Objective: This qualitative study retrospectively examined the experience and psychological impact ofcontralateral prophylactic mastectomy (CPM) among Southern Chinese females with unilateral breast cancerhistory who underwent BRCA1/2 genetic testing. Limited knowledge is available on this topic especially amongAsians; therefore, the aim of this study was to acquire insight from Chinese females’ subjective perspectives.
Methods: A total of 12 semi-structured in-depth interviews, with 11 female BRCA1/BRCA 2 mutated gene carriersand 1 non-carrier with a history of one-sided breast cancer and genetic testing performed by the Hong KongHereditary Breast Cancer Family Registry, who subsequently underwent CPM, were assessed using thematicanalysis and a Stage Conceptual Model. Breast cancer history, procedures conducted, cosmetic satisfaction, pain,body image and sexuality issues, and cancer risk perception were discussed. Retrieval of medical records using aprospective database was also performed.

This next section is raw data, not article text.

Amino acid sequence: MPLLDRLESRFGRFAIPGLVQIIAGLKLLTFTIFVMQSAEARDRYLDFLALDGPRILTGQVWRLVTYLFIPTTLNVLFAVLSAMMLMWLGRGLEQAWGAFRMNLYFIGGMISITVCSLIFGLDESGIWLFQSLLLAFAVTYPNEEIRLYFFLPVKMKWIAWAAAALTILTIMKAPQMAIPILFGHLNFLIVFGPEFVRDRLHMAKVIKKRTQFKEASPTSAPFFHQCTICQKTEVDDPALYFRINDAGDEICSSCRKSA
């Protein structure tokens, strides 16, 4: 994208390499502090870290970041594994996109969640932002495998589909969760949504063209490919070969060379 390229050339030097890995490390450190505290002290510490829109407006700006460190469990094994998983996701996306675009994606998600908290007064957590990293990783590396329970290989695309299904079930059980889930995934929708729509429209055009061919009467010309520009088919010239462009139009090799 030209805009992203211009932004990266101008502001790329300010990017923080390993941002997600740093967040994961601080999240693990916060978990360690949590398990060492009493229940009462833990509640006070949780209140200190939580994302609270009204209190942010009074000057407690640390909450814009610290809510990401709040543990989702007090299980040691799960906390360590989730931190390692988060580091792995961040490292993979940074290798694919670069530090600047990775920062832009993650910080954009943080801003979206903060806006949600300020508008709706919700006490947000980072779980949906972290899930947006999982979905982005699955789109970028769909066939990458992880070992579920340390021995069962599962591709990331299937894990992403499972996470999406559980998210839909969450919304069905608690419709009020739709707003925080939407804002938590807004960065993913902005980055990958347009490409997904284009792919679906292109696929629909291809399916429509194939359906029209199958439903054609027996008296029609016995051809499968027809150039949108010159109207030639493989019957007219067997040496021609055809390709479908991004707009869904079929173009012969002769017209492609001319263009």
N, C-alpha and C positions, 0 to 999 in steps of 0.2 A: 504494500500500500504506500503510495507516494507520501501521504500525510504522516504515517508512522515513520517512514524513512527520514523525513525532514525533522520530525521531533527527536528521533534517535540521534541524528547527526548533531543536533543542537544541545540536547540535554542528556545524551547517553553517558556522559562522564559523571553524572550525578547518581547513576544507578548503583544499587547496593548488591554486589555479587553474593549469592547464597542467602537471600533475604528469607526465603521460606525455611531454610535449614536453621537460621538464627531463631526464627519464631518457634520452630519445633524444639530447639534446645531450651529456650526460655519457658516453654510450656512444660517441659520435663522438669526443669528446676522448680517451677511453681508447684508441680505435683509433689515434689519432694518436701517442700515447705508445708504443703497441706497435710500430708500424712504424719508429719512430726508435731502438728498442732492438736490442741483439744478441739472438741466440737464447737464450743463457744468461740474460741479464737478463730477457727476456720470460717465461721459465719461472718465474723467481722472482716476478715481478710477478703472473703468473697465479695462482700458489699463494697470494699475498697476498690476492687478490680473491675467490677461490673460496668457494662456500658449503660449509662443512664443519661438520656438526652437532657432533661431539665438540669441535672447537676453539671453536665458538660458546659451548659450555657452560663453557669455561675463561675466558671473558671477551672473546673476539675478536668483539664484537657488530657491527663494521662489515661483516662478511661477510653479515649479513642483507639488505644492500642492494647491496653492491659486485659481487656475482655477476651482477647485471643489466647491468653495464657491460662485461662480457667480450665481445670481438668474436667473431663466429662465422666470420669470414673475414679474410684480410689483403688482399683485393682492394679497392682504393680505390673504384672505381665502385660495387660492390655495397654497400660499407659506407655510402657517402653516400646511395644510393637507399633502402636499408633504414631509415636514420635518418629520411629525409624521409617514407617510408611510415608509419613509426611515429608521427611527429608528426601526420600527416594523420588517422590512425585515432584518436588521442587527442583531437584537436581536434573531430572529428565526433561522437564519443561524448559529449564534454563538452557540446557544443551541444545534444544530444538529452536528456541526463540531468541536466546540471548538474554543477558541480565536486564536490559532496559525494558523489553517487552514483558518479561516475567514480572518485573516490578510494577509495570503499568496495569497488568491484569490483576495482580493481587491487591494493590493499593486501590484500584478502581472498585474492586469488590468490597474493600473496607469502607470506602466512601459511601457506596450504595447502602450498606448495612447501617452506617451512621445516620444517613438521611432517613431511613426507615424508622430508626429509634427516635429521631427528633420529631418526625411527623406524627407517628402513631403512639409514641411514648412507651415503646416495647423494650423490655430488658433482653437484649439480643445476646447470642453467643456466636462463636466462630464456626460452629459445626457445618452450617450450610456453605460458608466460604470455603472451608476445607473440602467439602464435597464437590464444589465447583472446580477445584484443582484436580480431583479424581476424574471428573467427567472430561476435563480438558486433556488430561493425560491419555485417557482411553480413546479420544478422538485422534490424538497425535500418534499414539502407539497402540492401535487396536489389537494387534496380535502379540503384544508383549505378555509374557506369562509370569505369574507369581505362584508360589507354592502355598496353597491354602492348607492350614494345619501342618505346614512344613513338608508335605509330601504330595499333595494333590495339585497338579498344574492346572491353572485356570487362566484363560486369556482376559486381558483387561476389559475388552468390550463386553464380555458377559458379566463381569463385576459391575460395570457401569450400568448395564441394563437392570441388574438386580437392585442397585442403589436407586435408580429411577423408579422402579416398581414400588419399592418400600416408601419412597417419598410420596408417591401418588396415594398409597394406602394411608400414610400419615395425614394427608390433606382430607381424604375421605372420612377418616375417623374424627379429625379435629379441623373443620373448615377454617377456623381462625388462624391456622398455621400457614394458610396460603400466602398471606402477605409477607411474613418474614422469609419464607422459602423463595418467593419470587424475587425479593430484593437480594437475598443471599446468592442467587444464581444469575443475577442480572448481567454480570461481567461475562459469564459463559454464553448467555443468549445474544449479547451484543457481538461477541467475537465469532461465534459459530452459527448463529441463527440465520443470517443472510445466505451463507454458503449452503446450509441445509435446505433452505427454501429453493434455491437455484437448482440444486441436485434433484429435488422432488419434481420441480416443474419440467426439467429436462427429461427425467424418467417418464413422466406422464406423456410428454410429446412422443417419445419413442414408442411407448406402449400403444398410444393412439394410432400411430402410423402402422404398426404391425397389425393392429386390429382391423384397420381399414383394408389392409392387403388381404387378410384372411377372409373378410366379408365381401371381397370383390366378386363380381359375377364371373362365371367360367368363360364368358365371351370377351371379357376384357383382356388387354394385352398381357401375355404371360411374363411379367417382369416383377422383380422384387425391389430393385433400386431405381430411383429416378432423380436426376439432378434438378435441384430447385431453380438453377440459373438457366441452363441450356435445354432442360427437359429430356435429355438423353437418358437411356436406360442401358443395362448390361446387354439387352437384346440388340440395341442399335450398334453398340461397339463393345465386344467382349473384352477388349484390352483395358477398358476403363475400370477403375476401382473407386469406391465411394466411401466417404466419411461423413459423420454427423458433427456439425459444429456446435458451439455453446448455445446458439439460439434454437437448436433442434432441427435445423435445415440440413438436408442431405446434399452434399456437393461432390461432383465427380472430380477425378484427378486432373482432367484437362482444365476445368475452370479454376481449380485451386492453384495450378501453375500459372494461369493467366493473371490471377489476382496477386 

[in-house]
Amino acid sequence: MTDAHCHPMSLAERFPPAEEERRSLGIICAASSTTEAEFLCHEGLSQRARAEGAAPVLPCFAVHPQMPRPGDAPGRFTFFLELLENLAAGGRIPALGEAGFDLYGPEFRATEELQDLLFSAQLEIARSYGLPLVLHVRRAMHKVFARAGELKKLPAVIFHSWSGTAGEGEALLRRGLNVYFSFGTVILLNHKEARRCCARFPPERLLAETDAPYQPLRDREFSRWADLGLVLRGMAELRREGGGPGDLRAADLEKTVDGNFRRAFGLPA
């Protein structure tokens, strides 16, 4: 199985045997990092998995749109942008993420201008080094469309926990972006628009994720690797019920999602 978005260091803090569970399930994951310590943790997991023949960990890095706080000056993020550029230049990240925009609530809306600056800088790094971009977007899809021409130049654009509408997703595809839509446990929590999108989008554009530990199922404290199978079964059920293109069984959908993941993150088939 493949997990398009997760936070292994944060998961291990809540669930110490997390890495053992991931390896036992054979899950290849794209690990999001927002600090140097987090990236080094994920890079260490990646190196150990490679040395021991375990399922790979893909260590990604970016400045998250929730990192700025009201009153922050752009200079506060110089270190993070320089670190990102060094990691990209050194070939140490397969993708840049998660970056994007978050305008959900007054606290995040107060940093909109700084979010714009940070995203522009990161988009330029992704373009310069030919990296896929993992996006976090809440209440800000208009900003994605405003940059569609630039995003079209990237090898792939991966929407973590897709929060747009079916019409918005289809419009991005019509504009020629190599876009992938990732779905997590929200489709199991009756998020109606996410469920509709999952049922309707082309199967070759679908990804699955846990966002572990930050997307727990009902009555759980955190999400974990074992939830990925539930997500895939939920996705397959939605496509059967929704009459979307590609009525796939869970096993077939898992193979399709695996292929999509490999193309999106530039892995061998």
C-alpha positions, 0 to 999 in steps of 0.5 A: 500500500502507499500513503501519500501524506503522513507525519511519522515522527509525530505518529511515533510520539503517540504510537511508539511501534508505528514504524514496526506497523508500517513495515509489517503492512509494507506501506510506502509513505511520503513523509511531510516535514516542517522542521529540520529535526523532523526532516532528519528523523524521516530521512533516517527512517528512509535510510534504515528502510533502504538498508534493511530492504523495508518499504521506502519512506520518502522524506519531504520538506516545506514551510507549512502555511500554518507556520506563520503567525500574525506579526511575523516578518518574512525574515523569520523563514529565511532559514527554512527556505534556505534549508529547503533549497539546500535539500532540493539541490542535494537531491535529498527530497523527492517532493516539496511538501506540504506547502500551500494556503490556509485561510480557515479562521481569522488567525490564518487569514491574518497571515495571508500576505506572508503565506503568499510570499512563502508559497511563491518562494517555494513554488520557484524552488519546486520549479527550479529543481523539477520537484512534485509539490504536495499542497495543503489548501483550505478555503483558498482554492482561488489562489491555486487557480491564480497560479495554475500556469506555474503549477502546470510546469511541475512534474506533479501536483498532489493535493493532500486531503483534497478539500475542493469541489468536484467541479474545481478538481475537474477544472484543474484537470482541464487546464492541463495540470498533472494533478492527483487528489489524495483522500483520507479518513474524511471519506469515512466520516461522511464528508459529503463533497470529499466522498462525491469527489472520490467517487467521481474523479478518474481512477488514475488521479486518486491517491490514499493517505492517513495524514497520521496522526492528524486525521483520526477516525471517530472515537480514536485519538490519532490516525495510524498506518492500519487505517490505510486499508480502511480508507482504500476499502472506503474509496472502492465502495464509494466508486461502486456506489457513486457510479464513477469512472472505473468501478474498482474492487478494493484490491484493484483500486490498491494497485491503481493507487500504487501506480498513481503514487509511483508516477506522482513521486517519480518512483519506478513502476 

Results: All participants opted for prophylaxis due to their reservationsconcerning the efficacy of surveillance and worries of recurrent breast cancer risk. Most participants were satisfiedwith the overall results and their decision. One-fourth expressed different extents of regrets. Psychological reliefand decreased breast cancer risk were stated as major benefits. Spouses’ reactions and support were crucial forpost-surgery sexual satisfaction and long-term adjustment.
Conclusions: Our findings indicate that thorougheducation on cancer risk and realistic expectations of surgery outcomes are crucial for positive adjustment afterCPM. Appropriate genetic counseling and pre-and post-surgery psychological counseling were necessary. Thisstudy adds valuable contextual insights into the experiences of living with breast cancer fear and the importanceof involving spouses when counseling these patients.